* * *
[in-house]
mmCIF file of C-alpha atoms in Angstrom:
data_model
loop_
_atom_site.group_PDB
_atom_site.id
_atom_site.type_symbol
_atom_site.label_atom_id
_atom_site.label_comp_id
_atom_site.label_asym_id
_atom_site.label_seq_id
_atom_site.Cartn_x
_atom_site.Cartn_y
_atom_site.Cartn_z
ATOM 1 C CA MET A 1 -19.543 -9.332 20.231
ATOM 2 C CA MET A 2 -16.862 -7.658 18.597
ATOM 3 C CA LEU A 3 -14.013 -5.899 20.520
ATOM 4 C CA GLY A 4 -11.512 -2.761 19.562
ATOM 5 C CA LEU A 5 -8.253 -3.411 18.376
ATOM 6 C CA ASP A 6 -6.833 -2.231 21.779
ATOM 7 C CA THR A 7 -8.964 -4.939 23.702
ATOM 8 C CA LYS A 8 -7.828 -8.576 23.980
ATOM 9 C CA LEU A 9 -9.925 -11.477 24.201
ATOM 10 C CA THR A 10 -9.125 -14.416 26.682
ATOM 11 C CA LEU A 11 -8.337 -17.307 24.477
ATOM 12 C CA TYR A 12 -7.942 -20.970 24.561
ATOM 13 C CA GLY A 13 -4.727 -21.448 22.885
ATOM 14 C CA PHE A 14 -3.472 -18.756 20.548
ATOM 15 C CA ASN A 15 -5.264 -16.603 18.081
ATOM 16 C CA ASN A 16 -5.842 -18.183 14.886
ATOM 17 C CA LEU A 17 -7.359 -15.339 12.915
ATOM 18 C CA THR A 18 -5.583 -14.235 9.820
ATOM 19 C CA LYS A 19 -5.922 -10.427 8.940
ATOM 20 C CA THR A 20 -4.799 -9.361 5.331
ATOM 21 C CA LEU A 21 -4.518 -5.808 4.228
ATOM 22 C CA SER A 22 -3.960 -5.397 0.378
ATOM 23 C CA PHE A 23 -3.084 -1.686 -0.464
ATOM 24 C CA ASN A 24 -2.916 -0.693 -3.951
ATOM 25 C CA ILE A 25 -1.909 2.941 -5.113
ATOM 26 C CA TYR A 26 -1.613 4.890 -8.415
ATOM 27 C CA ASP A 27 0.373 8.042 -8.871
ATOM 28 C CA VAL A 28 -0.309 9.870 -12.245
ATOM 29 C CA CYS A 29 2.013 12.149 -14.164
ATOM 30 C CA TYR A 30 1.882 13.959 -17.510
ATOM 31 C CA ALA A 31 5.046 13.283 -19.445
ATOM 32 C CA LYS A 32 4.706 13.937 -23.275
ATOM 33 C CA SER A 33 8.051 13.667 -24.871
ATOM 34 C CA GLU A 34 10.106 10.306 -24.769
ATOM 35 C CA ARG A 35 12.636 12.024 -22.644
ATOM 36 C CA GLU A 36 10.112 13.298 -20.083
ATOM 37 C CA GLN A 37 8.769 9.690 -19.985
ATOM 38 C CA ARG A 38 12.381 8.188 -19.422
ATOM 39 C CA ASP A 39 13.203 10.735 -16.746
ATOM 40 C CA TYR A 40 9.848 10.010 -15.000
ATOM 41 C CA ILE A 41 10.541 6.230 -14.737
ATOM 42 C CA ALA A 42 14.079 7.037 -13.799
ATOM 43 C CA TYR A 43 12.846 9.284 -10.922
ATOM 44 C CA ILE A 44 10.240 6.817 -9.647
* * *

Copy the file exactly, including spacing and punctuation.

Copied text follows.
[in-house]
mmCIF file of C-alpha atoms in Angstrom:
data_model
loop_
_atom_site.group_PDB
_atom_site.id
_atom_site.type_symbol
_atom_site.label_atom_id
_atom_site.label_comp_id
_atom_site.label_asym_id
_atom_site.label_seq_id
_atom_site.Cartn_x
_atom_site.Cartn_y
_atom_site.Cartn_z
ATOM 1 C CA MET A 1 -19.543 -9.332 20.231
ATOM 2 C CA MET A 2 -16.862 -7.658 18.597
ATOM 3 C CA LEU A 3 -14.013 -5.899 20.520
ATOM 4 C CA GLY A 4 -11.512 -2.761 19.562
ATOM 5 C CA LEU A 5 -8.253 -3.411 18.376
ATOM 6 C CA ASP A 6 -6.833 -2.231 21.779
ATOM 7 C CA THR A 7 -8.964 -4.939 23.702
ATOM 8 C CA LYS A 8 -7.828 -8.576 23.980
ATOM 9 C CA LEU A 9 -9.925 -11.477 24.201
ATOM 10 C CA THR A 10 -9.125 -14.416 26.682
ATOM 11 C CA LEU A 11 -8.337 -17.307 24.477
ATOM 12 C CA TYR A 12 -7.942 -20.970 24.561
ATOM 13 C CA GLY A 13 -4.727 -21.448 22.885
ATOM 14 C CA PHE A 14 -3.472 -18.756 20.548
ATOM 15 C CA ASN A 15 -5.264 -16.603 18.081
ATOM 16 C CA ASN A 16 -5.842 -18.183 14.886
ATOM 17 C CA LEU A 17 -7.359 -15.339 12.915
ATOM 18 C CA THR A 18 -5.583 -14.235 9.820
ATOM 19 C CA LYS A 19 -5.922 -10.427 8.940
ATOM 20 C CA THR A 20 -4.799 -9.361 5.331
ATOM 21 C CA LEU A 21 -4.518 -5.808 4.228
ATOM 22 C CA SER A 22 -3.960 -5.397 0.378
ATOM 23 C CA PHE A 23 -3.084 -1.686 -0.464
ATOM 24 C CA ASN A 24 -2.916 -0.693 -3.951
ATOM 25 C CA ILE A 25 -1.909 2.941 -5.113
ATOM 26 C CA TYR A 26 -1.613 4.890 -8.415
ATOM 27 C CA ASP A 27 0.373 8.042 -8.871
ATOM 28 C CA VAL A 28 -0.309 9.870 -12.245
ATOM 29 C CA CYS A 29 2.013 12.149 -14.164
ATOM 30 C CA TYR A 30 1.882 13.959 -17.510
ATOM 31 C CA ALA A 31 5.046 13.283 -19.445
ATOM 32 C CA LYS A 32 4.706 13.937 -23.275
ATOM 33 C CA SER A 33 8.051 13.667 -24.871
ATOM 34 C CA GLU A 34 10.106 10.306 -24.769
ATOM 35 C CA ARG A 35 12.636 12.024 -22.644
ATOM 36 C CA GLU A 36 10.112 13.298 -20.083
ATOM 37 C CA GLN A 37 8.769 9.690 -19.985
ATOM 38 C CA ARG A 38 12.381 8.188 -19.422
ATOM 39 C CA ASP A 39 13.203 10.735 -16.746
ATOM 40 C CA TYR A 40 9.848 10.010 -15.000
ATOM 41 C CA ILE A 41 10.541 6.230 -14.737
ATOM 42 C CA ALA A 42 14.079 7.037 -13.799
ATOM 43 C CA TYR A 43 12.846 9.284 -10.922
ATOM 44 C CA ILE A 44 10.240 6.817 -9.647